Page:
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Write $R(T)$ for the rank of an order-$3$ tensor $T \in \mathbb C^{m \times n \times p}$ over the complex numbers. If $T' \in \mathbb {C}^{m' \times n' \times p'}$ is another such tensor then let $T \otimes T' \in \mathbb{C}^{mm' \times nn' \times pp'}$ denote their tensor product (aka Kronecker product). It is straightforward to verify that $R(T \otimes T') \le R(T) R(T')$, and from this it follows that the sequence $R(T^k)^{1/k}$ converges to its infimum. The asymptotic rank of $T$ is $$\tilde R(T) = \lim_{k \to \infty} R(T^k)^{1/k} = \inf_{k \ge 1} R(T^k)^{1/k}.$$

For example, if $T = m_2$ is the structure tensor for $2 \times 2$ matrix multiplication then $\tilde R(T) = 2^\omega$ where $\omega$ is the exponent of matrix multiplication. It would therefore be putting it mildly to say that $\tilde R(T)$ is not easy to calculate.

My question is actually about the border rank of tensors. The literature agrees universally that this is denoted $\underline R(T)$, but seems to vary wildly on what it's actual definition is. Here are some possibilities:

  1. According to some sources, including Wikipedia, border rank is the minimal $r$ such that $T$ is a limit of tensors of rank at most $r$. Let's call this $\underline R^\text{naive}$. Wikipedia has a basic example of a tensor with $R(T) = 3$ but $\underline R^\text{naive}(T) = 2$.

  2. That cannot possibly be the "right" definition for an arbitrary field since there is no natural topology in general. I have seen at least one source therefore define border rank to be the least $r$ such that $T$ is in the Zariski closure of the set of tensors of rank at most $r$. Call this $\underline{R}^\text{Zariski}$.

  3. Most of the literature that actually carefully defines and proves things (such as the book Algebraic Complexity Theory, Chapter 15) defines border rank in terms of algebraic expressions over $\mathbb C[\epsilon]$ of the type $\epsilon^d T + O(\epsilon^{d+1}) = (\text{rank-$r$ tensor})$ for some integer $d$. Let's call this definition $\underline R^\text{original}(T)$.

Note that $\underline R^\text{Zariski} \le \underline R^\text{naive} \le \underline R^\text{original}$.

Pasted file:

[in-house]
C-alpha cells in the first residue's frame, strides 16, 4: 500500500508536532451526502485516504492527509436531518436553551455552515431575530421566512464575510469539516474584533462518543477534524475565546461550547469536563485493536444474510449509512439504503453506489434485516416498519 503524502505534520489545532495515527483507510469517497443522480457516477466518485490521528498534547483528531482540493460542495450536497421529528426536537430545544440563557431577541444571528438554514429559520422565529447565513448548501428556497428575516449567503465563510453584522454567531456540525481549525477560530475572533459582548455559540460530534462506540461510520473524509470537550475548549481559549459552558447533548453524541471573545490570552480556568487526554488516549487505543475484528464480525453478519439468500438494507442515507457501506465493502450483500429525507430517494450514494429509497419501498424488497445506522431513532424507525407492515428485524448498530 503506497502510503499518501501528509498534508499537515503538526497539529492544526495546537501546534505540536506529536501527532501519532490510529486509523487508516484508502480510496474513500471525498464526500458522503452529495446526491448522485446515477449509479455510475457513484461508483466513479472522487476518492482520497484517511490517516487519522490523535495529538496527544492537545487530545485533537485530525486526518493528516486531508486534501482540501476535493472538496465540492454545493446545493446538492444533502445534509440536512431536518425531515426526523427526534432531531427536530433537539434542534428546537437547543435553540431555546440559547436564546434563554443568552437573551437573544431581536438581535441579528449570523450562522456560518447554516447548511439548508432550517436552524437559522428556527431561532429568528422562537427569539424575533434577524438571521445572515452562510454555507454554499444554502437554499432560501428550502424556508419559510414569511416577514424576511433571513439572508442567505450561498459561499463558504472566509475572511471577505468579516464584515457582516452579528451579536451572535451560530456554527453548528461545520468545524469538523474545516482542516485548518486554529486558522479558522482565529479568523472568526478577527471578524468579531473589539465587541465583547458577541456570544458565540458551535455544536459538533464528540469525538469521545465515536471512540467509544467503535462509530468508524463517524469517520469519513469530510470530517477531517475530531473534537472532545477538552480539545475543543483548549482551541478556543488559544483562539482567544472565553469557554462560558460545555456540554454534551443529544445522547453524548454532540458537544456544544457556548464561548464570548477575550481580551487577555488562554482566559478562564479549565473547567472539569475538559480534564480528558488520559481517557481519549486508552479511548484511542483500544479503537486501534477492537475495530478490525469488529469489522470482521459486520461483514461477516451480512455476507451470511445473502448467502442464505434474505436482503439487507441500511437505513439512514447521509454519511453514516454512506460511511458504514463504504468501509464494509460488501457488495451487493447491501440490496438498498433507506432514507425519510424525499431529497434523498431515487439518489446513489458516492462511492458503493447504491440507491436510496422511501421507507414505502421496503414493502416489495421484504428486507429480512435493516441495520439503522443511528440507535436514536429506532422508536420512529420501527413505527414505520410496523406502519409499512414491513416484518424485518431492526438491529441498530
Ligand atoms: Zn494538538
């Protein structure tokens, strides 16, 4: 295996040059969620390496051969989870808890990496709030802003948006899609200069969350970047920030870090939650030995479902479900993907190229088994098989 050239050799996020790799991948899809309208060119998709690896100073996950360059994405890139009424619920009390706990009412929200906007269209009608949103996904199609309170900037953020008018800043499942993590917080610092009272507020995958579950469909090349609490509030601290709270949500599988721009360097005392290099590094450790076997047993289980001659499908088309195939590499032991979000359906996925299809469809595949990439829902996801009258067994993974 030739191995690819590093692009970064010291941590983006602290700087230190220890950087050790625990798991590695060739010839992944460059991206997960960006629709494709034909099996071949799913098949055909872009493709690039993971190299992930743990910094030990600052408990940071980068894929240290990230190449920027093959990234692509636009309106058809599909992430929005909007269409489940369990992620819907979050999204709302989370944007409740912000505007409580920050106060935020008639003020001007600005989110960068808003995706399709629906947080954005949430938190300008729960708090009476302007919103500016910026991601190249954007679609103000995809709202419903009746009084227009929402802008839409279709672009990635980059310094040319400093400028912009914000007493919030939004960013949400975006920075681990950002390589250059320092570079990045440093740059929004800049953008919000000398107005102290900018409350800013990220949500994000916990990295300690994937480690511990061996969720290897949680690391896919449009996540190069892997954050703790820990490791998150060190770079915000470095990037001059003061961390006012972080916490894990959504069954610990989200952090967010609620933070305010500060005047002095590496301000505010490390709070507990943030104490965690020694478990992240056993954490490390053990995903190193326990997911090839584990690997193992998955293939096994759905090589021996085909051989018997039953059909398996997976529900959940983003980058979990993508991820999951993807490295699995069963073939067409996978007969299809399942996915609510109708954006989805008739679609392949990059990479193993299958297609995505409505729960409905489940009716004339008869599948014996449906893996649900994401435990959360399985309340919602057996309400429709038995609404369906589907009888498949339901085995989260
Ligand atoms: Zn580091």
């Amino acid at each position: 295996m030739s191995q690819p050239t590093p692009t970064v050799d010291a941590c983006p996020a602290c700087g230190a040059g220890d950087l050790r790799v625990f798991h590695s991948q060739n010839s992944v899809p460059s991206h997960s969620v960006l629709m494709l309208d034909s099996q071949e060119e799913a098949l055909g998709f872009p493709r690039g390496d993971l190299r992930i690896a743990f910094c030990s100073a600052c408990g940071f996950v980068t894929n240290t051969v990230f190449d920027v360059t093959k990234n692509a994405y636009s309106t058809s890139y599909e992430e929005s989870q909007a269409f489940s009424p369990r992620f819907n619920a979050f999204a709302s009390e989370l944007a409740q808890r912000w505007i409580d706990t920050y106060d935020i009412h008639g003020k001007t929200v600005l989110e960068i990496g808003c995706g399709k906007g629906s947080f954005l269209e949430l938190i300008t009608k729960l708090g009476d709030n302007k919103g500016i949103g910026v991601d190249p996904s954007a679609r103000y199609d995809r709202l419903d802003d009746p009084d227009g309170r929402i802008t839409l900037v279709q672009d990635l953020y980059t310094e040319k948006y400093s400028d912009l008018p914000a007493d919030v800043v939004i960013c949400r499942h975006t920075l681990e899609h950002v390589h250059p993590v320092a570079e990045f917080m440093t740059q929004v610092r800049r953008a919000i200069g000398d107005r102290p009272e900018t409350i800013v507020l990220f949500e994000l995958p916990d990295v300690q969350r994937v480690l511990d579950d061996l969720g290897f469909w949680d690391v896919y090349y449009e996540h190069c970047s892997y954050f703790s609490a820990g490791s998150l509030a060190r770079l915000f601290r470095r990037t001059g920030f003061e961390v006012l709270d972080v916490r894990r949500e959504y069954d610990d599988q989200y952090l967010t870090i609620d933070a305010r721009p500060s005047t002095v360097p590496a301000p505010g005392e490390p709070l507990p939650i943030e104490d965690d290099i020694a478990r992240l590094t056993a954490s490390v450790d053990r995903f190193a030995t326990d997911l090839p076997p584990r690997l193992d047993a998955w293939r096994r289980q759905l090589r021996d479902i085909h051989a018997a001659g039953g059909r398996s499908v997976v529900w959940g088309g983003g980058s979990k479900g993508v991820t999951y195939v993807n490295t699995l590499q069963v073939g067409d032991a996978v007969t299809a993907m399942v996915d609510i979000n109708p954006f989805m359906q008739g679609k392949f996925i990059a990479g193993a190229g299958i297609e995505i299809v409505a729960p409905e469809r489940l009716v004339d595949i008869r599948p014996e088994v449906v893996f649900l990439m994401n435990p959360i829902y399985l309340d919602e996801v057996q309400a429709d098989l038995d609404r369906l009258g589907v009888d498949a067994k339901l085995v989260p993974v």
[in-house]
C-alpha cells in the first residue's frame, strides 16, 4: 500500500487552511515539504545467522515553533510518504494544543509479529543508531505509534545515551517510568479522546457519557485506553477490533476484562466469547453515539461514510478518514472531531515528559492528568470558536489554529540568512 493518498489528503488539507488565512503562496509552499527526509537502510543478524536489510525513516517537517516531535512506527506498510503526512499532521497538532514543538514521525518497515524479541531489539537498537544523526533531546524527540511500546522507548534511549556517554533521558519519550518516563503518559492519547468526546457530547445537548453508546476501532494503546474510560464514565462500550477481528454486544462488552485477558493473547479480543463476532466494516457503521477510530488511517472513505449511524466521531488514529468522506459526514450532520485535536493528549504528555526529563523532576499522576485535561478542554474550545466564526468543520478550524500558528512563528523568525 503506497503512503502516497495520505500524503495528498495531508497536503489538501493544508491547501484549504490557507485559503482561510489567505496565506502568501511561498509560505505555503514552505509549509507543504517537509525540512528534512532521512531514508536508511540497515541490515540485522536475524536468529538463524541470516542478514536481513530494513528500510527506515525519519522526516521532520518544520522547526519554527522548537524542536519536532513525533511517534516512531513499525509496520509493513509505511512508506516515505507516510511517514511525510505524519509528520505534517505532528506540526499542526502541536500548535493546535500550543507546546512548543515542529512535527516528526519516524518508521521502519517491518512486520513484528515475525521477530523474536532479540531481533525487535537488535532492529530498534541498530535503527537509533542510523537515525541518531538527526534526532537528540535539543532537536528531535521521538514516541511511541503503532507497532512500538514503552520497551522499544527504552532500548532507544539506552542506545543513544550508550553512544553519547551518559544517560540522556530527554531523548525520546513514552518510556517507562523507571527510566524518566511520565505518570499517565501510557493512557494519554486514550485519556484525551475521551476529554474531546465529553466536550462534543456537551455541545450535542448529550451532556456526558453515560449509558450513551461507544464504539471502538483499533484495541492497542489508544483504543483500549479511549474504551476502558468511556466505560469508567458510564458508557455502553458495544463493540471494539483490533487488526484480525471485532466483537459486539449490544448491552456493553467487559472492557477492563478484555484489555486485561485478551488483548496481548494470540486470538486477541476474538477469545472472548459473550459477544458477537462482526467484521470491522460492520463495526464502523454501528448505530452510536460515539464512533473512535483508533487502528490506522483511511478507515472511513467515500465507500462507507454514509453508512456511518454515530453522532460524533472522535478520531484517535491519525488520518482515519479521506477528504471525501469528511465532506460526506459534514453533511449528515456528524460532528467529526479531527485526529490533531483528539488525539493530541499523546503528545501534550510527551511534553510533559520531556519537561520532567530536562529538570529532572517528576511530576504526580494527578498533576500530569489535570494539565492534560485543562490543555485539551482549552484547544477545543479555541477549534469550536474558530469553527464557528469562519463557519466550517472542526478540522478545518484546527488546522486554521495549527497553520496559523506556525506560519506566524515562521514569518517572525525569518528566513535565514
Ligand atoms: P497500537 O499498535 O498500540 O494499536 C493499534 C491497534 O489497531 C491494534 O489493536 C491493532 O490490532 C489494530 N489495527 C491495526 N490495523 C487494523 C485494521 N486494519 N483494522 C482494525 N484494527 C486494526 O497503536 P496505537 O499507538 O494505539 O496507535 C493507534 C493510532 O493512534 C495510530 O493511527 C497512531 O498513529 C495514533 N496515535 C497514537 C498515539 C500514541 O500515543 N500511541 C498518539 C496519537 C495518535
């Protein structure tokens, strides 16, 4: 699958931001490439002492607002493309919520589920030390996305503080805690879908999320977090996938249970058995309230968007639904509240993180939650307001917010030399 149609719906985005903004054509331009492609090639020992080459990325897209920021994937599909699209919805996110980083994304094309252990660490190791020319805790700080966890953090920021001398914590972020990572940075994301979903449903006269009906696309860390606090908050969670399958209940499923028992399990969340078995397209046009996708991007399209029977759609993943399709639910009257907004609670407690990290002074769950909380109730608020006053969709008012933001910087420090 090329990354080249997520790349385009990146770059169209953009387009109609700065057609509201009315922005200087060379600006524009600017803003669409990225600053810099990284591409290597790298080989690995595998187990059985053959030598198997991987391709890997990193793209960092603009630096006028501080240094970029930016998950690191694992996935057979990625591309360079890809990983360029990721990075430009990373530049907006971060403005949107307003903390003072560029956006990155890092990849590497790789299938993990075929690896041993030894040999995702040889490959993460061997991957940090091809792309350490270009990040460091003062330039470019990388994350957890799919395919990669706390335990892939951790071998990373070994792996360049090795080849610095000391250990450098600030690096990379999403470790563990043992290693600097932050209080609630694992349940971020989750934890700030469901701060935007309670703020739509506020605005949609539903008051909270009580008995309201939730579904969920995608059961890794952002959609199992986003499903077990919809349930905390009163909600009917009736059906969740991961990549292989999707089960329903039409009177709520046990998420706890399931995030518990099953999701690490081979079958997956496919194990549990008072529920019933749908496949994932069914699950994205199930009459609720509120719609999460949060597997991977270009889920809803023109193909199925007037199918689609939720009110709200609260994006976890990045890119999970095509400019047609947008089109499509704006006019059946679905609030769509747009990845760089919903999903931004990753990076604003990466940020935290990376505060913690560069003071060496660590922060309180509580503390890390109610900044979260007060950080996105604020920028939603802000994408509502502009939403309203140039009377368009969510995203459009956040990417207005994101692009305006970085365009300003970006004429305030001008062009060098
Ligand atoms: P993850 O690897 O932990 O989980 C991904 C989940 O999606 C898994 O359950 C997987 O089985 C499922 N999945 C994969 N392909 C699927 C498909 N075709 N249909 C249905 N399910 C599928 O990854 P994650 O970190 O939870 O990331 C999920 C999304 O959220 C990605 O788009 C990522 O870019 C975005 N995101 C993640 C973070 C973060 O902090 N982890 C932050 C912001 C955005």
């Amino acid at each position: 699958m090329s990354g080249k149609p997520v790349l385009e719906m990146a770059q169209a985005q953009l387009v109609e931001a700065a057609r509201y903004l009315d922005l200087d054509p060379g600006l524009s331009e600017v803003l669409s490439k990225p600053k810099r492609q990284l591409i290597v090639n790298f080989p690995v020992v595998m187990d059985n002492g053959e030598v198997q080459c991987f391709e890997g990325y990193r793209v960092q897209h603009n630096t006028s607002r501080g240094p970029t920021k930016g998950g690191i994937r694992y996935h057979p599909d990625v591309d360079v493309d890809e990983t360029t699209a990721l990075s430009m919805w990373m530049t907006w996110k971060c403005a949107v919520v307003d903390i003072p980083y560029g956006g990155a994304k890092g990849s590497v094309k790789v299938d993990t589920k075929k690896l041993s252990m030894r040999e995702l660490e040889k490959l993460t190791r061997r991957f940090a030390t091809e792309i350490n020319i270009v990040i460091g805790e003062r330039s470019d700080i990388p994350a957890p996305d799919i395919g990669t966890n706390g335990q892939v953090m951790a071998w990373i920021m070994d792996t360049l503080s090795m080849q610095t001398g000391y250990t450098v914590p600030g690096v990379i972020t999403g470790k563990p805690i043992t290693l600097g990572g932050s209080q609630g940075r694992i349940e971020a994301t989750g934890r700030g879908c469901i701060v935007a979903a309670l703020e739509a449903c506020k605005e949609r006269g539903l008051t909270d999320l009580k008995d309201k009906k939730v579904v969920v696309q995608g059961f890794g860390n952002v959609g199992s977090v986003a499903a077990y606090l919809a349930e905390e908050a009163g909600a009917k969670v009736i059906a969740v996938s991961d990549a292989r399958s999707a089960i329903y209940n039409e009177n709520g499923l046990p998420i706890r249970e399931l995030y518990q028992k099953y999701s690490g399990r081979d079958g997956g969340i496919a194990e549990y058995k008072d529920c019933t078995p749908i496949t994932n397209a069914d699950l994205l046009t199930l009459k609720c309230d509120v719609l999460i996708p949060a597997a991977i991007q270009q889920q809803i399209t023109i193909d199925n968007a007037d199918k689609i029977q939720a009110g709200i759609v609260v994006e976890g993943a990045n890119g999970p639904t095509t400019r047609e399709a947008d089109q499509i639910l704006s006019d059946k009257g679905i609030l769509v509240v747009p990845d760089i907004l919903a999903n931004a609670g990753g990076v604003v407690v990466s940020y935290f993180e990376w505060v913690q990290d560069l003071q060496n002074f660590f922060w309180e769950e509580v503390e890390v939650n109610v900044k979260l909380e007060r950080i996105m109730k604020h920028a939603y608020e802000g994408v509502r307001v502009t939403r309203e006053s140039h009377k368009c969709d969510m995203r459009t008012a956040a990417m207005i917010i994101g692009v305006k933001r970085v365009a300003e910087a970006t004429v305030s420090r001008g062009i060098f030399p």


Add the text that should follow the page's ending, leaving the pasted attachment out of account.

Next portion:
Question 1: Are these things really different? What are good examples?

Anyway, the crucial inequality relating border rank (at least in its original definition) to asymptotic rank is $\tilde R(T) \le \underline R^\text{original}(T)$. However, it seems to be implicit in some of the more recent literature that this holds for $R^\text{naive}$ (see for example the intro to https://arxiv.org/abs/1112.6007). Is this true?

Question 2: Is it true that $\tilde R \le \underline R^\text{naive}$?

Of course, we could ask the same question for $\underline R^\text{Zariski}$, which would be even better.

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  • $\begingroup$ ... $R$ is a limit of tensors of rank at most $r$ - you mean, $T$ is a limit? $\endgroup$ Feb 22 at 20:48
  • $\begingroup$ @FedorPetrov Yes, thanks $\endgroup$ Feb 23 at 9:03

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It is true that over $\mathbb{C}$ (and over every algebraically closed field) we have $\underline{R}^{\mathrm{Zariski}}(T) = \underline{R}^{\mathrm{original}}(T)$.

The standard reference is the doctoral thesis of Alder "Grenzrang und Grenzkomplexität aus algebraischer und topologischer Sicht", but it is not accessible. A proof is also available in §20.6 of the book "Algebraic complexity theory" by Bürgisser, Clausen, Shokrollahi, and a stronger statement can be found in the following paper: T. Lehmkuhl, T. Lickteig. "On the order of approximation in approximative triadic decompositions of tensors". Theor. Comp. Sci. 66(1):1–14.

The idea is that the set $X_r$ of tensors of rank at most $r$ is constructible and therefore contains a subset $Y_r$ open in the Zariski closure $\overline{X}_r$. If $x \in \overline{X}_r \setminus X_r$, then, taking an intersection of $\overline{X}_r$ with a general affine subspace of appropriate dimension containing $x$, we can get an algebraic curve $C \subset \overline{X}_r$ such that $x \in C$ and $C \cap Y_r$ is open in $C$. Then we take a normalization of this curve to get rid of possible singularity at $x$, which gives a local parametrization of $C$ at $x$ equivalent to the required expression with $\varepsilon$.

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  • $\begingroup$ Wonderful, thank you! $\endgroup$ Feb 23 at 9:35

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